Introduction: Heroin is an opioid drug that is synthesized from morphine, a naturally occurring substance extracted from the seed pod of the Asian opium poppy plant. Heroin usually appears as a white or brown powder or as a black sticky substance, known as “black tar heroin.” The effects heroin can have on the body can not be overemphasized, so in this article we are going to highlight some before discussing the best way to detox off heroin.
How Does Heroin Affect the Brain?
When it enters the brain, heroin is converted back into morphine, which binds to molecules on cells known as opioid receptors. These receptors are located in many areas of the brain (and in the body), especially those involved in the perception of pain and in reward. Opioid receptors are also located in the brain stem, which controls automatic processes critical for life, such as blood pressure, arousal, and respiration.
Looking at the above effect that heroin use can have on the brain, hence the need to find the best way to detox off heroin from the system.
What Are the Other Health Effects of Heroin?
Heroin abuse is associated with a number of serious health conditions, including fatal overdose, spontaneous abortion, and infectious diseases like hepatitis and HIV (see box, “Injection Drug Use and HIV and HCV Infection”). Chronic users may develop collapsed veins, infection of the heart lining and valves, abscesses, constipation and gastrointestinal cramping, and liver or kidney disease. Pulmonary complications, including various types of pneumonia, may result from the poor health of the user as well as from heroin’s effects on breathing.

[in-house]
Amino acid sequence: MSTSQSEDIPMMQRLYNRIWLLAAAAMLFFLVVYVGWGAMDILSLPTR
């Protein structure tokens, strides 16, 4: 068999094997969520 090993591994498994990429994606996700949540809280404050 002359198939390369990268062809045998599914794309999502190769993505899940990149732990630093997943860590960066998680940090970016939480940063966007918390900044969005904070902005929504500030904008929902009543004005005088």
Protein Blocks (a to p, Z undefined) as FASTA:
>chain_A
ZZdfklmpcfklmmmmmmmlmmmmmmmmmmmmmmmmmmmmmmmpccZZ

The Best way to Detox off Heroin
Heroin is a short-acting opioid, meaning that it takes effect rapidly but also leaves the bloodstream quickly. The National Highway Traffic Safety Administration (NHTSA) estimates that heroin withdrawal symptoms start within 6-12 hours of the last dose, peak in 2-3 days, and last 5-10 days in total.
Detox is the method of removing heroin from the body. Since withdrawal can peak after a few days of the last dose, detox in a substance abuse treatment center that offers medical detox may be the most comfortable way to purge the drug from the body and avoid relapse.
Medical detox starts before heroin completely leaves the system and usually takes between 5 and 7 days. For someone who is more heavily dependent on heroin, detox may last a little longer, up to 10 days. Medical detox may use medications and therapy to help the body and brain recover from heroin’s effects. Blood pressure, heart rate, breathing, and temperature levels are all monitored to help keep individuals safe and secure throughout the entire process.
Treating Heroin Addiction
A range of treatments including behavioral therapies and medications are effective at helping patients stop using heroin and return to stable and productive lives.
Medications include buprenorphine and methadone, both of which work by binding to the same cell receptors as heroin but more weakly, helping a person wean off the drug and reduce craving; and naltrexone, which blocks opioid receptors and prevents the drug from having an effect (patients sometimes have trouble complying with naltrexone treatment, but a new long-acting version given by injection in a doctor’s office may increase this treatment’s efficacy). Another drug called naloxone is sometimes used as an emergency treatment to counteract the effects of heroin overdose.
To obtain more information on heroin the best way to detox off heroin and treatment, see NIDA’s handbook, titled “Principle of Drug Addiction Treatment”